Dear Cricket fans,
I am sure all of you are really looking forward to the Indian Professional League starting on April 18. You are probably in the process of making plans to catch all the exciting action – both live and televised. You will probably end up spending decent moolah on the twenty-20 extravaganza.
But before you get wallet-happy remember – every penny that you spend on the IPL, every minute of IPL action that you catch on the TV, every cheer that you raise and every comment that you make on the internet will only go a long way towards making the BCCI an even more inefficient and corrupt body than what it already is.
The money spent on buying anything from a match ticket to a team jersey, a player card or a bottle of water in the stadium will directly or indirectly end up in the secret vaults of the cricket board. The greedy BCCI controls every revenue source in the IPL and it already has ensured a gazillion dollar profit for itself, long before even a ball has been bowled. It owns the TV rights, the sponsorship rights, the media rights and whatever else that could be sold. And all this comes after the franchisees coughed up a hundred million dollars each to swell BCCI’s already over-flowing coffers.
Mr Modi has not yet announced how this massive loot will be spent. Although, when he decides to do so, he will predictably wax rhetoric about developing cricket infrastructure and promoting the game at the grass-roots level. I must ask, why has the BCCI waited for so long to do that? They were loaded with cash long before the IPL happened and till now haven’t done a lot about the cricket infrastructure and promotion of the game in this country. I don’t think they intend to do so even now. The money will simply go where it has been going all this while – into the pockets of the BCCI functionaries and their cronies in the state cricket associations. So, all of you planning to make a huge success of the IPL, remember that you are letting the crooks of the BCCI put their dirty hands in your pockets while you are engrossed in the cricket action.
All over the world, the professional leagues are run independently of the game’s governing body. There is a separate governing body to run basketball in the US and a different one (usually a set of appointed professionals) to manage the affairs of the NBA. For all the good things Mr Modi picked up from the NBA, the EPL and the MLB, he chose to conveniently ignore the need for a separate professional body to manage the IPL. Of course, there is no need for one when you have the eminently capable team of the BCCI. Anyhow, they have enough spare time on their hands to run ten leagues, forget one measly IPL. After all, the job description of a BCCI official is just restricted to attending a hundred selection meetings and counting money. And that is in addition to their day job of being a politician or whatever that gives them enough scope for corruption and inefficiency. The IPL money is their bonus for the terrific job they have done in their multiple roles. Go splurge on the IPL and ensure that all the great men of the BCCI are rewarded sufficiently.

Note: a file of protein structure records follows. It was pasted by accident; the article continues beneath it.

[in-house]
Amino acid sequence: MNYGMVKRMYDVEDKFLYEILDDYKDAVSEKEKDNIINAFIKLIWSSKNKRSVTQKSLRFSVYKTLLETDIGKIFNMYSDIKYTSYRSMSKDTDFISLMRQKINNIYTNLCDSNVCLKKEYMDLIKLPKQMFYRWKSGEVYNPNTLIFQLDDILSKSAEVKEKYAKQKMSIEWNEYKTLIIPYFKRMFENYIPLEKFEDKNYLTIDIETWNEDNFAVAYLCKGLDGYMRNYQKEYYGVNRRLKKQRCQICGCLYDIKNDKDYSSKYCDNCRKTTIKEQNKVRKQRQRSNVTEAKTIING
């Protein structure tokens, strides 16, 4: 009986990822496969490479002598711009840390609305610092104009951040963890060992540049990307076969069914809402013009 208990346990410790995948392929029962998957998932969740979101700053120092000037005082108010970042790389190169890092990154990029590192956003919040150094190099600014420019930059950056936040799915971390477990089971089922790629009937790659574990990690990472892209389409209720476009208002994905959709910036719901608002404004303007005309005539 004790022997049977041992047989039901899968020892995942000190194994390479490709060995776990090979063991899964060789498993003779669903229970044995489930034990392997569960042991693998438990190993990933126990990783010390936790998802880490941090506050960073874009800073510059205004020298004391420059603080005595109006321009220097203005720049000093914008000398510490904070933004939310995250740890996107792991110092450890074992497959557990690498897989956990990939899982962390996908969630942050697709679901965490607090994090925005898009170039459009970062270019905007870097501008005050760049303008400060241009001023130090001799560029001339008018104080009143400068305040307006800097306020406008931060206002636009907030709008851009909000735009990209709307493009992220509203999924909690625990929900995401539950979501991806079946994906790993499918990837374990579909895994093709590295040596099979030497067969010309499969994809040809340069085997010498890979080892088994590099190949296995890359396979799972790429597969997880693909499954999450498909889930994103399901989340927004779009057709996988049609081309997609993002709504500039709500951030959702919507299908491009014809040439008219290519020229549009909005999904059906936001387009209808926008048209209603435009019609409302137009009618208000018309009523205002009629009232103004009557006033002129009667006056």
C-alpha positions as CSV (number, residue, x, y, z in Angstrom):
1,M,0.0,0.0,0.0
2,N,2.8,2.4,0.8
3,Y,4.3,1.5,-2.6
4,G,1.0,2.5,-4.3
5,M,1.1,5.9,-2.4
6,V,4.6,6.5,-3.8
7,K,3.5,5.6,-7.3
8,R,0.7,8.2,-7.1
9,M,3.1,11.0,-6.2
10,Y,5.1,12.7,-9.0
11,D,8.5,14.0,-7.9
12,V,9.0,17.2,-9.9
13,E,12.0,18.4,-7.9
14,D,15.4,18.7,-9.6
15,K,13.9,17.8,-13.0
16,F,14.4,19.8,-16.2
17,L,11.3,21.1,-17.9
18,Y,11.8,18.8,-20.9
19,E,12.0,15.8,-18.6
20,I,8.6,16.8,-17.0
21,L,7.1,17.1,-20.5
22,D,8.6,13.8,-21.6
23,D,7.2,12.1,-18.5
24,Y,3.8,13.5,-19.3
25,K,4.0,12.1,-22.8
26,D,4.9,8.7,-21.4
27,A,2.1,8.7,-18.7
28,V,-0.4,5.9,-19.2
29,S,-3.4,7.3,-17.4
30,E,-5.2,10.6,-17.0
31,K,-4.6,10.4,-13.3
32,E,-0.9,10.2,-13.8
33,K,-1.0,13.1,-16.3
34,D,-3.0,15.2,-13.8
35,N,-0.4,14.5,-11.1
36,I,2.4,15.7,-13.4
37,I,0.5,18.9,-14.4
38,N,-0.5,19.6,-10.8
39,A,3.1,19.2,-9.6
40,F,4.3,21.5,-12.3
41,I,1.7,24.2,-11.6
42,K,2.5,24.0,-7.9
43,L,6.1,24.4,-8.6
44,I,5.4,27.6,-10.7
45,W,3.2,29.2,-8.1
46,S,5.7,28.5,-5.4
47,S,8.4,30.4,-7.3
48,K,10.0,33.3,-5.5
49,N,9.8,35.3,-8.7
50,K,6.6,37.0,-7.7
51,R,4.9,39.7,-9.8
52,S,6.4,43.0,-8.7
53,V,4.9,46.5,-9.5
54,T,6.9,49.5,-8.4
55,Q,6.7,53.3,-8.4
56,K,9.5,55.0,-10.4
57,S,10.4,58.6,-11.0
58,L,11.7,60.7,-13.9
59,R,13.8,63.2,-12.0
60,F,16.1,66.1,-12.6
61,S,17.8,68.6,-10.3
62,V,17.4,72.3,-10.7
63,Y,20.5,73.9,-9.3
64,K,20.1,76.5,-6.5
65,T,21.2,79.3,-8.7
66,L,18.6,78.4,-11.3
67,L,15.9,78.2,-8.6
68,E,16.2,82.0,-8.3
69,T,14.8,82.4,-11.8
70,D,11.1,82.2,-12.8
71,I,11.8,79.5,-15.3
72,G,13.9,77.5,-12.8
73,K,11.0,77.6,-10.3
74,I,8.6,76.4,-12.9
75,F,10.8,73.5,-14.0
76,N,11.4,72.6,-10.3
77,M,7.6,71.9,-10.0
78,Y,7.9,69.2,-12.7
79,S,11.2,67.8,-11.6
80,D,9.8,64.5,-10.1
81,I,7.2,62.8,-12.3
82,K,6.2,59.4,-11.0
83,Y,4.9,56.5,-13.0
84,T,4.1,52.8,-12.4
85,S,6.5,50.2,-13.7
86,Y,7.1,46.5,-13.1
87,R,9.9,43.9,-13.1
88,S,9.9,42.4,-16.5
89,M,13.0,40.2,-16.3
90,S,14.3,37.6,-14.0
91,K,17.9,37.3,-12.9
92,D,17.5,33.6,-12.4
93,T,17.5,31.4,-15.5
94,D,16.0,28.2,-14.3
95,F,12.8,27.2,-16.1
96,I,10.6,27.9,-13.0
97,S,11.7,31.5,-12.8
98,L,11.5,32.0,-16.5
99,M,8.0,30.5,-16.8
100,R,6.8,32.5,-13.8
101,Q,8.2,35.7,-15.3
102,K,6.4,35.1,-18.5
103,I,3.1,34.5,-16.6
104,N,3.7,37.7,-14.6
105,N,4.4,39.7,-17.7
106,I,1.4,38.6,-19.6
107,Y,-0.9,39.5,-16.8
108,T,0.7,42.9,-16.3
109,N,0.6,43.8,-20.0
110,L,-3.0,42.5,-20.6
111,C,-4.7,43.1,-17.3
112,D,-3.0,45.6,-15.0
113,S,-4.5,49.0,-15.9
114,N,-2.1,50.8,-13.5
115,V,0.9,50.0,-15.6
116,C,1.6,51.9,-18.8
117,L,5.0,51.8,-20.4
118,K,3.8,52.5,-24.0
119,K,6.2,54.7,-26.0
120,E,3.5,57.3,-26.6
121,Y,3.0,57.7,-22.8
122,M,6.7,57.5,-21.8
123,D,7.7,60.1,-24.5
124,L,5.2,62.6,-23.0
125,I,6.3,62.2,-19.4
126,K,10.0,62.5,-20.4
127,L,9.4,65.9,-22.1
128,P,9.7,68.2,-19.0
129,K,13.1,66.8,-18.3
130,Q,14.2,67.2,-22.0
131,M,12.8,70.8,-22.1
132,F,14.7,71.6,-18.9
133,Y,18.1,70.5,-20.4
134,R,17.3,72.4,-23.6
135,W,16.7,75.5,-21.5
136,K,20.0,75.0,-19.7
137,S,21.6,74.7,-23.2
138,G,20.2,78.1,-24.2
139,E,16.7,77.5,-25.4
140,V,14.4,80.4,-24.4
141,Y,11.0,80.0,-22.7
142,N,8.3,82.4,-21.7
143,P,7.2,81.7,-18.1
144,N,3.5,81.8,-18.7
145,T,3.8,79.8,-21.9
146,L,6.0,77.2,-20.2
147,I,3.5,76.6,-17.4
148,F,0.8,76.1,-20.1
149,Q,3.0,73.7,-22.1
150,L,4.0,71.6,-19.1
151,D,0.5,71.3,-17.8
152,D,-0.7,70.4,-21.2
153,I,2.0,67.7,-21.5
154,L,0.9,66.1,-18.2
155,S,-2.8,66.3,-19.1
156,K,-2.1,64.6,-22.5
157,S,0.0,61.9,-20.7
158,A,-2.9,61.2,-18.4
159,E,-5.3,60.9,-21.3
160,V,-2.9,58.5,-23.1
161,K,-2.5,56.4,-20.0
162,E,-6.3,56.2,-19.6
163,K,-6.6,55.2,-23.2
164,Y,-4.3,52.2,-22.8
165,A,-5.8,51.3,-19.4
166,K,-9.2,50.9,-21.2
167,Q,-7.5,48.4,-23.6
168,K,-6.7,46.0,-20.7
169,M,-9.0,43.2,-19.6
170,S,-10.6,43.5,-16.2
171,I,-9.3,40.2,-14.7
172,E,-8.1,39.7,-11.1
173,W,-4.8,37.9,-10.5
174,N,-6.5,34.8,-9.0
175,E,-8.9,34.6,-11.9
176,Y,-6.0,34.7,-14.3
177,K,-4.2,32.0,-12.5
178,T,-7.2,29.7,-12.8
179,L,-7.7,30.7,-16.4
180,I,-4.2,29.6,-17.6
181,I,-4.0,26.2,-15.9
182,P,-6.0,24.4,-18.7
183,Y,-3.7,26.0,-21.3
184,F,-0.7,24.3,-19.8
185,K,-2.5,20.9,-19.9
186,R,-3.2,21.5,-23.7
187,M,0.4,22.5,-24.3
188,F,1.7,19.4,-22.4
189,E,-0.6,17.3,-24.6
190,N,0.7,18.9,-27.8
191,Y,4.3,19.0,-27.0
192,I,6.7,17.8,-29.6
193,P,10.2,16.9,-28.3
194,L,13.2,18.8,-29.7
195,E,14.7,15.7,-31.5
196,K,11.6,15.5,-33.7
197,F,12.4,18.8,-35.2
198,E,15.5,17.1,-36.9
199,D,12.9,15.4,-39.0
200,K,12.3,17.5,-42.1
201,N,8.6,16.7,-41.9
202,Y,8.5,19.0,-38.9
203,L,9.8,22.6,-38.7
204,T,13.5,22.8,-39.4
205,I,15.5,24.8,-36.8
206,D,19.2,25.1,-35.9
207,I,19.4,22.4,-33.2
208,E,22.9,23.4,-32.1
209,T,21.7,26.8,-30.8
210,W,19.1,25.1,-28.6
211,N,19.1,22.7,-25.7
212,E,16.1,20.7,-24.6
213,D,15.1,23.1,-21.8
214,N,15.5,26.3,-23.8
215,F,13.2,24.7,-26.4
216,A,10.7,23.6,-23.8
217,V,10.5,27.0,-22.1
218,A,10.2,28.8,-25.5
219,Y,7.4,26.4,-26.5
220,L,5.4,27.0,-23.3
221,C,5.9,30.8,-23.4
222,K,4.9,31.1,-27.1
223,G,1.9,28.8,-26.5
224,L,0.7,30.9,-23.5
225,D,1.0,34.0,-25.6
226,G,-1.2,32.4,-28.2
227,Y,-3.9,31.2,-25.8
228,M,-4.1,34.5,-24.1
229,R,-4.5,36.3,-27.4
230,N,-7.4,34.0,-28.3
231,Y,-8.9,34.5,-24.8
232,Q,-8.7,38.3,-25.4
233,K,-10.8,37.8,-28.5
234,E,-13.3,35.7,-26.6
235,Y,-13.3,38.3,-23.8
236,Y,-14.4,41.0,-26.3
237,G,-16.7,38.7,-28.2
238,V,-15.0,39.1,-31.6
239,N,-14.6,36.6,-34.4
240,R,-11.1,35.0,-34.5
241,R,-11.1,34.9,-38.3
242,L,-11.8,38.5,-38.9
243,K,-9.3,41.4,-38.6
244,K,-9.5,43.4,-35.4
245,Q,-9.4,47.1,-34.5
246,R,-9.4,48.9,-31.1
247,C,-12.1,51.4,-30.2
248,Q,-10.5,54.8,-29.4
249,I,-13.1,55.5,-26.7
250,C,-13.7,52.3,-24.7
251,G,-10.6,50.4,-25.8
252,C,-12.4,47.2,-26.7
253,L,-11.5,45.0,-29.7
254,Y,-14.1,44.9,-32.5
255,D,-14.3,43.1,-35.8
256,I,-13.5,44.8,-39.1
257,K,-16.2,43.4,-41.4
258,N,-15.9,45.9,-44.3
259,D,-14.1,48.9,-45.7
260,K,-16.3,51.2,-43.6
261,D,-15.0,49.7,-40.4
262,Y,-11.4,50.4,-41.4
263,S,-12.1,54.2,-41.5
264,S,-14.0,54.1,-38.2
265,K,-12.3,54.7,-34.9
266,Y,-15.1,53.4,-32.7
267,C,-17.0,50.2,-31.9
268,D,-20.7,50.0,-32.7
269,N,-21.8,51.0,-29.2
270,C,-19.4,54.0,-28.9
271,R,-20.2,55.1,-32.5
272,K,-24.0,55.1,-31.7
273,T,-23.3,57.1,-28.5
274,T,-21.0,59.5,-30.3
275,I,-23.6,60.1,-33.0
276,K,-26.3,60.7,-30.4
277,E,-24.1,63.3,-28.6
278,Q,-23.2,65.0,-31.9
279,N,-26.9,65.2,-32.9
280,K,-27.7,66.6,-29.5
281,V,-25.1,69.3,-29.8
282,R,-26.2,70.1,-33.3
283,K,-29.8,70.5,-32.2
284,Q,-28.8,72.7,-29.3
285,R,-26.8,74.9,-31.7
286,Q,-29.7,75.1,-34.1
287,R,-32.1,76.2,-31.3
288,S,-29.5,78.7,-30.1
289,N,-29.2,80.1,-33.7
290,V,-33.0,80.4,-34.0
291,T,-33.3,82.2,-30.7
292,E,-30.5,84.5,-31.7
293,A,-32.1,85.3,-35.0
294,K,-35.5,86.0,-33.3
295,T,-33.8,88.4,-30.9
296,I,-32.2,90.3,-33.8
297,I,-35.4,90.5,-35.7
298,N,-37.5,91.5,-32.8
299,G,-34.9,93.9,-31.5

Now that the IPL is here, let us not waste our time following the ICL. After all, it is just a poor country cousin. All the big stars are in the IPL. What does the ICL have? Who cares if the biggest stars for the title-wining Hyderabad Heroes were a forgotten Pakistani and three unknown Indians? We want stars. We don’t have time for the likes of Stuart Binny, Ambati Rayudu and Indra Shekhar Reddy. We are not interested in knowing that these unknown fellas more than managed to hold their own against the best of the international talent in the ICL. Even though we are perplexed as to how is it that they were never in any kind of national reckoning, not even for A tours or challenger trophies, we will not blame the state cricket associations for nepotism. Everyone deserves an equal chance to play. We cannot discriminate on the basis of talent and performance. And anyway, bad selection policies are a small price to pay for the great job the associations have done in electing the members of the BCCI. That the ICL players were so frustrated with the shambolic policies of their state boards, that they didn’t even think twice about joining the rebel league and face an international ban, is a matter that has been blown out of proportion.
We are not bothered about the pathetic state of the domestic game and the good that the ICL has done for domestic players. There is no need to promote the domestic game by making first-class cricket a financially viable career option. A competitive and exciting domestic structure will take some of the attention away from our national stars and probably deprive them of some of their endorsement money. Additionally, it will bring too much media attention on the state selectors and hinder them from doing their jobs well. And having too many good players competing for just eleven places will add to the headache of our poor national selectors. We should not take unfair advantage of the large talent pool we have. After all, we have a larger population and the game is far more popular here. The BCCI is right in banning the ICL and ensuring that we are stuck in mediocrity. All of you ignoring the ICL and supporting the IPL will surely help the BCCI achieve this mission.
Iam a fool and a dreamer. I don’t want the poor BCCI officials to make some extra money on the side. Iam biased against politicians running the game. I yearn for a great domestic structure. I prefer an Indian MNC over a state run PSU. I support the ICL and not the IPL.
If you think you are also a fool like me, then pass it on to other fools that you know